Brother by Ania Ahlborn
From the bestselling horror author of Within These Walls and The Bird Eater comes a brand-new novel of terror that follows a teenager determined to break from his family’s unconventional—and deeply disturbing—traditions.
Deep in the heart of Appalachia stands a crooked farmhouse miles from any road. The Morrows keep to themselves, and it’s served them well so far. When girls go missing off the side of the highway, the cops don’t knock on their door. Which is a good thing, seeing as to what’s buried in the Morrows’ backyard.
But nineteen-year-old Michael Morrow isn’t like the rest of his family. He doesn’t take pleasure in the screams that echo through the trees. Michael pines for normalcy, and he’s sure that someday he’ll see the world beyond West Virginia. When he meets Alice, a pretty girl working at a record shop in the small nearby town of Dahlia, he’s immediately smitten. For a moment, he nearly forgets about the monster he’s become. But his brother, Rebel, is all too eager to remind Michael of his place…
The month of October is nearly here. I think of fires, full moons, scary movies, and gore. Brother is gruesome with a twisted family that participates in vicious acts. Michael was kidnapped from his birth family and brought to live with the Morrows. He was too young to know that the family they were “welcoming him into” would seal his fate and what he would become. I found myself having hope for Michael and also screaming in urgency for him to stand up for himself. He found his strength, but by then was it too late? This novel is dark and twisted and I loved every word of it. Brother is a great book to read if you’re wanting dark, gruesome reads on your October to-read list. There are ulterior motives, vindictive characters, and people out for blood. This is my first Ania read, but I’ll be sure to grab her others. Give this novel a try!! Rating: 5 stars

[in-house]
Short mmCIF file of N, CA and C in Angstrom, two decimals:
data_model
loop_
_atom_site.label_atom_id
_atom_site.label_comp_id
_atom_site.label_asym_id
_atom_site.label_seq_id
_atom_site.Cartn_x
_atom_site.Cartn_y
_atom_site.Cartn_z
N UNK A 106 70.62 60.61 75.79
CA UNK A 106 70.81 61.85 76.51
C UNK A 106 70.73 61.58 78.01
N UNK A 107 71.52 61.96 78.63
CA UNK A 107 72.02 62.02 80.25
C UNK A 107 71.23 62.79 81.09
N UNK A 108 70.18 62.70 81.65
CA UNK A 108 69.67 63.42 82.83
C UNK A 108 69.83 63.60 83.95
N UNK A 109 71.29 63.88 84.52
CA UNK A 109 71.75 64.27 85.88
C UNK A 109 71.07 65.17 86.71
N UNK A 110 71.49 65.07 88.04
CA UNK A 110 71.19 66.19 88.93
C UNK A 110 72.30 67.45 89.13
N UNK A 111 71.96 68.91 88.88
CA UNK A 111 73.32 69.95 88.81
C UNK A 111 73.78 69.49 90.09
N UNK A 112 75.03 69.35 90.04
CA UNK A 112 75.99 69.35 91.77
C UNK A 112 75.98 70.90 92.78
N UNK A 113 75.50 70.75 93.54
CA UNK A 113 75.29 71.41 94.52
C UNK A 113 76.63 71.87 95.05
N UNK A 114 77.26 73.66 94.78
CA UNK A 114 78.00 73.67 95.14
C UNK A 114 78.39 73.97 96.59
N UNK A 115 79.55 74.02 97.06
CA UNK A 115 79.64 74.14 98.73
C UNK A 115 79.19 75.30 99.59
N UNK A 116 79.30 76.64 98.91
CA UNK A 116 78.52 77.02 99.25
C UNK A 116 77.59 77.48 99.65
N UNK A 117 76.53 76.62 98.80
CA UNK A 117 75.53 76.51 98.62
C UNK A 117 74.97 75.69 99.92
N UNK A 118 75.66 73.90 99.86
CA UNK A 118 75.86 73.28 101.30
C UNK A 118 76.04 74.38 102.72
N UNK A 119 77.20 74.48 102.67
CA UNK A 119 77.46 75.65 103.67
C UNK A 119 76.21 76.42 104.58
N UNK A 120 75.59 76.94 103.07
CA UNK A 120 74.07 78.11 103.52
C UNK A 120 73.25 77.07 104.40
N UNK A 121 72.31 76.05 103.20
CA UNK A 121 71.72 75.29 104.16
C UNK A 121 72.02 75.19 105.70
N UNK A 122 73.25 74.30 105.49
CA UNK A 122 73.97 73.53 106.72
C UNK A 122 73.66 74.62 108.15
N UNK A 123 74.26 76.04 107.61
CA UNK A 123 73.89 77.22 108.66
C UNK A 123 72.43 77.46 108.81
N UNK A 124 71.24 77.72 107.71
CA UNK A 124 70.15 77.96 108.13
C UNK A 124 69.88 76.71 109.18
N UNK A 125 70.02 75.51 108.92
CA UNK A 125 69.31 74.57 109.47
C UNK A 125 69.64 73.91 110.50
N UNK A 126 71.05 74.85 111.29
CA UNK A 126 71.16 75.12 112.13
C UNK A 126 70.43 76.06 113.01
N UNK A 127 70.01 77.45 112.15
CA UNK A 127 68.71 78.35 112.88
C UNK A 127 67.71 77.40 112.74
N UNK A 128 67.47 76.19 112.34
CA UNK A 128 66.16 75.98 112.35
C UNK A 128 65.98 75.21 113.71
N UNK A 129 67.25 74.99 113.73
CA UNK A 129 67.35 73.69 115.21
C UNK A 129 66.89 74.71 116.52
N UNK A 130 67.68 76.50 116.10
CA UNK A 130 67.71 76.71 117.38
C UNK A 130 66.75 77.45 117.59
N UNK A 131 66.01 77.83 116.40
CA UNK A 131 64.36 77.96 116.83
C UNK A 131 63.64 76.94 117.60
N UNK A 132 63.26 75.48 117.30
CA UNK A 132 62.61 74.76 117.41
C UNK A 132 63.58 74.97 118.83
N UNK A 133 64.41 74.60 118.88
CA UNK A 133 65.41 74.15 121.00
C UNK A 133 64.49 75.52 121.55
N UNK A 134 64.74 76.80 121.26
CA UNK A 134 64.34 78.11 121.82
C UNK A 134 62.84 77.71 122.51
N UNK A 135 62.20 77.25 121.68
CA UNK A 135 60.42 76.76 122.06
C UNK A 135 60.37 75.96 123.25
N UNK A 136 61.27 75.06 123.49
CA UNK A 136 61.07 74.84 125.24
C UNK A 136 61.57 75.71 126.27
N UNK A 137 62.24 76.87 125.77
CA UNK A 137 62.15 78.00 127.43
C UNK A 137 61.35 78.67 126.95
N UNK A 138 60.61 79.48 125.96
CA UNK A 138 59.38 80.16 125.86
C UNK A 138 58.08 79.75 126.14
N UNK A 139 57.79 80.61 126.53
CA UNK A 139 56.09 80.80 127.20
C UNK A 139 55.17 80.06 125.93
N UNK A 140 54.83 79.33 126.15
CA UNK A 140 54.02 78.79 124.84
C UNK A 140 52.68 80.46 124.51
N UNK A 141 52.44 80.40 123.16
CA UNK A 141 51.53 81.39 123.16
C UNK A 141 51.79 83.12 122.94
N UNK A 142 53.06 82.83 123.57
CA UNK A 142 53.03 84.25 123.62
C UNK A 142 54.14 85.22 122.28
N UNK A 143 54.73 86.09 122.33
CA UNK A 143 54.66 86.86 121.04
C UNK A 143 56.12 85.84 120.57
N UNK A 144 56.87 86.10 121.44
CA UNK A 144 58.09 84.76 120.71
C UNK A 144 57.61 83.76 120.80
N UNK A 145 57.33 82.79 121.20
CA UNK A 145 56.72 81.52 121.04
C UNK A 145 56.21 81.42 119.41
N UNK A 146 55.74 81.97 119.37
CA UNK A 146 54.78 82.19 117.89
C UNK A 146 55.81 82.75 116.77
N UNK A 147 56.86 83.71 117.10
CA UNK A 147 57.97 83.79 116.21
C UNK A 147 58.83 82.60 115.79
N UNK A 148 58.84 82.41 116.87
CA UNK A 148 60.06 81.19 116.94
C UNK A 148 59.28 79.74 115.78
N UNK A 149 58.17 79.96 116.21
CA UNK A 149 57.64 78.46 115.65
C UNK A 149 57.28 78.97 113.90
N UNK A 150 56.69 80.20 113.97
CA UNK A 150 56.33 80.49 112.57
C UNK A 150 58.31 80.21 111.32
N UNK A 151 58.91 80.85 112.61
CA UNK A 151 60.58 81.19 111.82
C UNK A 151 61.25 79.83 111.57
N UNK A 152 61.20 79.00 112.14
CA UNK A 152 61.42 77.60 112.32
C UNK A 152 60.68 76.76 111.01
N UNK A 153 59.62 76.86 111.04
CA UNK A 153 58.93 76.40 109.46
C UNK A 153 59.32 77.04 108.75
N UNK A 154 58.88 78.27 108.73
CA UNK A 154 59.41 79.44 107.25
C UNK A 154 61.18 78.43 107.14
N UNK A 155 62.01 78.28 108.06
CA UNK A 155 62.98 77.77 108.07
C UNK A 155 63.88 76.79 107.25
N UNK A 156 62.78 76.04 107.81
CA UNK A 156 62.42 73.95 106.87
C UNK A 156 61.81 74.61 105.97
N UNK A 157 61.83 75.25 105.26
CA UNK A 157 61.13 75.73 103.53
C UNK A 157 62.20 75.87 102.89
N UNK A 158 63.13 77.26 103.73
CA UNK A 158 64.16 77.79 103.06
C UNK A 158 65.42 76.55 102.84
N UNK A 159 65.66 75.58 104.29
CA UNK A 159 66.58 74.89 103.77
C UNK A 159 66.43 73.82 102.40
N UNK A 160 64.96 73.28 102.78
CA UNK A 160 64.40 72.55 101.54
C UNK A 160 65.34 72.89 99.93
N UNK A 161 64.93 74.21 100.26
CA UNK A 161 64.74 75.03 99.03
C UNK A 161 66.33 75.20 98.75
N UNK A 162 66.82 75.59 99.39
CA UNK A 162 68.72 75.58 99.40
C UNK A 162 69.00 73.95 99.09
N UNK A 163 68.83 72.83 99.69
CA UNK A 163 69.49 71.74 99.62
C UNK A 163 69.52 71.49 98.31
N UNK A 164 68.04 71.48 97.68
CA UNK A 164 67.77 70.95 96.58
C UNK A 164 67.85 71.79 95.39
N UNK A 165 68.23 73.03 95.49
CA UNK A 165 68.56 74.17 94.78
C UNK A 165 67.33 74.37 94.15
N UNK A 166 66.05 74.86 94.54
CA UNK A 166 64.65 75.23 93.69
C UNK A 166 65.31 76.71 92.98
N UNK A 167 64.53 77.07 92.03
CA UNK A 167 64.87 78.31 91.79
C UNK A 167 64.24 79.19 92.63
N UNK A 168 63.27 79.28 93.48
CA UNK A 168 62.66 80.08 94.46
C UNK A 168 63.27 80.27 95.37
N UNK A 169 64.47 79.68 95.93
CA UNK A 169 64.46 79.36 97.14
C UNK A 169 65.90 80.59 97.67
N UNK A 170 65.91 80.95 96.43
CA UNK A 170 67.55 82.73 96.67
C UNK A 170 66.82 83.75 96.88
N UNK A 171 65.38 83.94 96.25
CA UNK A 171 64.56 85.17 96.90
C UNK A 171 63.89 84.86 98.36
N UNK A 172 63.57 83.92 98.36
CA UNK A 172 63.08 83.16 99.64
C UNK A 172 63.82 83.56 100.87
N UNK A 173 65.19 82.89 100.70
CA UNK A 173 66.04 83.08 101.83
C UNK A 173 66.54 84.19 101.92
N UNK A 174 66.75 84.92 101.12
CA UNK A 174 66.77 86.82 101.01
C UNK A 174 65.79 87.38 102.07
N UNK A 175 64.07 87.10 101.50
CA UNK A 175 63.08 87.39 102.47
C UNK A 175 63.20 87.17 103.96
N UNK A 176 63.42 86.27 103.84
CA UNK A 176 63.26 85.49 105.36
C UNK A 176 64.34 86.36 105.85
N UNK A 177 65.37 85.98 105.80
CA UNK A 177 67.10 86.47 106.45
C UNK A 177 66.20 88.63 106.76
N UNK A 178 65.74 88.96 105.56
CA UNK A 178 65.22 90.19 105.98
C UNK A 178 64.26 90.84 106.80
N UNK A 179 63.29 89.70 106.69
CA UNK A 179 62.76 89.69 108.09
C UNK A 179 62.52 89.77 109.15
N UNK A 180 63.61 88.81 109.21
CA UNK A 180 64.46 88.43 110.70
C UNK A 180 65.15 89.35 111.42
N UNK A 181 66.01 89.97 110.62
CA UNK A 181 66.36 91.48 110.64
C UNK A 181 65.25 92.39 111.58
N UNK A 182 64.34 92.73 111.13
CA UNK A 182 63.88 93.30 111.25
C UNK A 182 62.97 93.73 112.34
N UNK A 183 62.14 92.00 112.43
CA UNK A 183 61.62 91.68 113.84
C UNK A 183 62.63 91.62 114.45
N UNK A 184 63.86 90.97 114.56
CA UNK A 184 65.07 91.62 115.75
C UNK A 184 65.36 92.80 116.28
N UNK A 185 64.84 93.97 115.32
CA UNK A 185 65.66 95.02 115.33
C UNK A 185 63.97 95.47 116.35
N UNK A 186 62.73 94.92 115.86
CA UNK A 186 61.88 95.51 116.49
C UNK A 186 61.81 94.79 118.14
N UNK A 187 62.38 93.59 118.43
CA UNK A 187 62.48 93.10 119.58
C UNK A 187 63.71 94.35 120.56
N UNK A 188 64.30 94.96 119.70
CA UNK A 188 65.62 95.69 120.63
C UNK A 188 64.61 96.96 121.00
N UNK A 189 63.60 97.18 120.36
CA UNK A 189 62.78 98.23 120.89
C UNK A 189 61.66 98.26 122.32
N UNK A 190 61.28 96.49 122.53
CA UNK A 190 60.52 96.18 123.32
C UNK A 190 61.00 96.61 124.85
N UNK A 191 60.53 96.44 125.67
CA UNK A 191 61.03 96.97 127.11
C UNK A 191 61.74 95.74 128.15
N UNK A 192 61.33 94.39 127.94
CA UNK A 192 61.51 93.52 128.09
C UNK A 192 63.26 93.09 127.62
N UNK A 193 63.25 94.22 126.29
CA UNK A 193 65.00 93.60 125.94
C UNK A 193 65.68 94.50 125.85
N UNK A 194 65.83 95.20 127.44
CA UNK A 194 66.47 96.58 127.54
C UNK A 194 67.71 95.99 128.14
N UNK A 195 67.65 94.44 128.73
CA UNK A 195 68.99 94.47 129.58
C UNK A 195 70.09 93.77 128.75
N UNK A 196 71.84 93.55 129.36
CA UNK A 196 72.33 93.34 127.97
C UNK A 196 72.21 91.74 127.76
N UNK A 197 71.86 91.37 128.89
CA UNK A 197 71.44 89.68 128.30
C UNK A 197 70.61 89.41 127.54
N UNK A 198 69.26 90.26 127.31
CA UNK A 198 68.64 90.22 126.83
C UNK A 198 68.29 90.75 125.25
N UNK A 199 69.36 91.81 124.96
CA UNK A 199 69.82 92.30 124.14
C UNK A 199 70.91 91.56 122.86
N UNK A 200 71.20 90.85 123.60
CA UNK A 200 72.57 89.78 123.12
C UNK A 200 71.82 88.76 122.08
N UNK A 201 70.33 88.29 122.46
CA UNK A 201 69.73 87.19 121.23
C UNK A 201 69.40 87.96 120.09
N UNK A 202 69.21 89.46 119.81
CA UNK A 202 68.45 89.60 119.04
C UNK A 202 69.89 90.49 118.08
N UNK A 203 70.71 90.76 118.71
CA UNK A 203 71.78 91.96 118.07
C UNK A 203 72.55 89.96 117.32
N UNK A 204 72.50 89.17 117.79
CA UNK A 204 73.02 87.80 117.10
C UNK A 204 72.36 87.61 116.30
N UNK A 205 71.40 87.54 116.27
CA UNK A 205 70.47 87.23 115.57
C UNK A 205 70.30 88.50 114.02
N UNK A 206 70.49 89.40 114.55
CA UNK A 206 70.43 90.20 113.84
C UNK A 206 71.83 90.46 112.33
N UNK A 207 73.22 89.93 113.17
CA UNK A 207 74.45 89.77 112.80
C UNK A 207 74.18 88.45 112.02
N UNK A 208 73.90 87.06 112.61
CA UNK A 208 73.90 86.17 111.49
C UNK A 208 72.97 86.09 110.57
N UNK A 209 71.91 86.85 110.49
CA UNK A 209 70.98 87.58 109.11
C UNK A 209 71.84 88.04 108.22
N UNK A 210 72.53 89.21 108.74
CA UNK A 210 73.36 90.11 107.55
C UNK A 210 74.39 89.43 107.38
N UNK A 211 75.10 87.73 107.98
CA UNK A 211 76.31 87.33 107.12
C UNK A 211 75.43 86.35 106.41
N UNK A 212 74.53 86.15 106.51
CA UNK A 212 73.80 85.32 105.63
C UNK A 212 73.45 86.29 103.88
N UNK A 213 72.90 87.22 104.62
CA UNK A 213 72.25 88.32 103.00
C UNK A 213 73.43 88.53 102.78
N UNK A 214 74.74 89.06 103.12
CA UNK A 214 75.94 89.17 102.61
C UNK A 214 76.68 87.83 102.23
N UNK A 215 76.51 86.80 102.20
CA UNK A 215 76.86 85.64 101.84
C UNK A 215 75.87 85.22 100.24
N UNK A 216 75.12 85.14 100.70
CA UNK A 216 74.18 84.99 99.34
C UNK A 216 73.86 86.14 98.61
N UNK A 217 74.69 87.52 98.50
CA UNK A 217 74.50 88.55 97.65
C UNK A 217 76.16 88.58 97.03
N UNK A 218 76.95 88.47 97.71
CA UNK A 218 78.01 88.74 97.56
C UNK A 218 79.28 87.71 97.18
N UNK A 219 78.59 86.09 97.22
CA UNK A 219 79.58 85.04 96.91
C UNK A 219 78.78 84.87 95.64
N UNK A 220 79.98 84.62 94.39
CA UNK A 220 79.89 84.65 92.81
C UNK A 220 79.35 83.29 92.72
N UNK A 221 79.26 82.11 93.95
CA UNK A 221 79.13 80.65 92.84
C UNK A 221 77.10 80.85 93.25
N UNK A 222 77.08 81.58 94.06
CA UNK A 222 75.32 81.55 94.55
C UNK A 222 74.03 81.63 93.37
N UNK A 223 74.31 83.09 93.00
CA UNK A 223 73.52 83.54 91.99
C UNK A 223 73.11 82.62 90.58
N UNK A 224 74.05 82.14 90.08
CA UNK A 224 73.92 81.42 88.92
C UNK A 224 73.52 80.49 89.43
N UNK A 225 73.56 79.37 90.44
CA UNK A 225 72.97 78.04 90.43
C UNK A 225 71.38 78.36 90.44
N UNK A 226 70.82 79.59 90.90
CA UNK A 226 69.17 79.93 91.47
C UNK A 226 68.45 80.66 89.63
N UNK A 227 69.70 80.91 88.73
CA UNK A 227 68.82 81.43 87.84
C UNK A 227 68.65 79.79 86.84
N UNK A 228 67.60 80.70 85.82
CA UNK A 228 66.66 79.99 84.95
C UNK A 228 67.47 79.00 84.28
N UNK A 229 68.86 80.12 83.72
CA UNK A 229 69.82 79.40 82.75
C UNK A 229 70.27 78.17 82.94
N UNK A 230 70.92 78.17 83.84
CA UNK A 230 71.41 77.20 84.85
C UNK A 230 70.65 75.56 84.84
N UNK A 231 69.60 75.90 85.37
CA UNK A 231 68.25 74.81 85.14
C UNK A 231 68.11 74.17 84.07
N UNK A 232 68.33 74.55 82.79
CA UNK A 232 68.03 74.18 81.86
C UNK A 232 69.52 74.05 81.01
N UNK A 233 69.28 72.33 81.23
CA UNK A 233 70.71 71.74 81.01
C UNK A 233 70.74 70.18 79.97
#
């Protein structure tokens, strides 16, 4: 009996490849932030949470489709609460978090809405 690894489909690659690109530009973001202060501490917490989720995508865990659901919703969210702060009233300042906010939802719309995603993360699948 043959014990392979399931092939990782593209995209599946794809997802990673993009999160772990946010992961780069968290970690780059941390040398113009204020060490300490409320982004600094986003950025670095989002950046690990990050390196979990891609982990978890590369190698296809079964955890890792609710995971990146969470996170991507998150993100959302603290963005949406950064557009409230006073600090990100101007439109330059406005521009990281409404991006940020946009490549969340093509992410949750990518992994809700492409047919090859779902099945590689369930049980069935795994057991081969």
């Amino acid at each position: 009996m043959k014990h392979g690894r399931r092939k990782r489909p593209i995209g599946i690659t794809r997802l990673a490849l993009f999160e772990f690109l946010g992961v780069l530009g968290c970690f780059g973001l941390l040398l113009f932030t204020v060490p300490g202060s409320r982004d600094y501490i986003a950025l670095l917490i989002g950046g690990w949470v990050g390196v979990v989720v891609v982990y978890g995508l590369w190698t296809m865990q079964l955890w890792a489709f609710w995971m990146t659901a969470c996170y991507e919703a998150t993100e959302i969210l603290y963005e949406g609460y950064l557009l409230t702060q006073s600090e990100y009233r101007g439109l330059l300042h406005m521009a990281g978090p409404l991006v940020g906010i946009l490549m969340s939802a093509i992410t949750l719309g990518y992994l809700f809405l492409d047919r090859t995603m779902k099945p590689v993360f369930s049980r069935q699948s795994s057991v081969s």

Born in Ciechanow Poland, Ania has always been drawn to the darker, mysterious, and sometimes morbid sides of life. Her earliest childhood memory is of crawling through a hole in the chain link fence that separated her family home from the large wooded cemetery next door. She’d spend hours among the headstones, breaking up bouquets of silk flowers so that everyone had their equal share.
Author of eight novels, Ania’s work has been lauded by Publishers Weekly, The New York Daily News, and The New York Times. Some of her work has been optioned for film.
Beyond writing, Ania enjoys baking, scary movies, weird documentaries, traveling, discovering new restaurants, and (lots and lots of) coffee. She currently resides in the greater Portland, Oregon area with her husband, Will, and canine buddy, Sulley.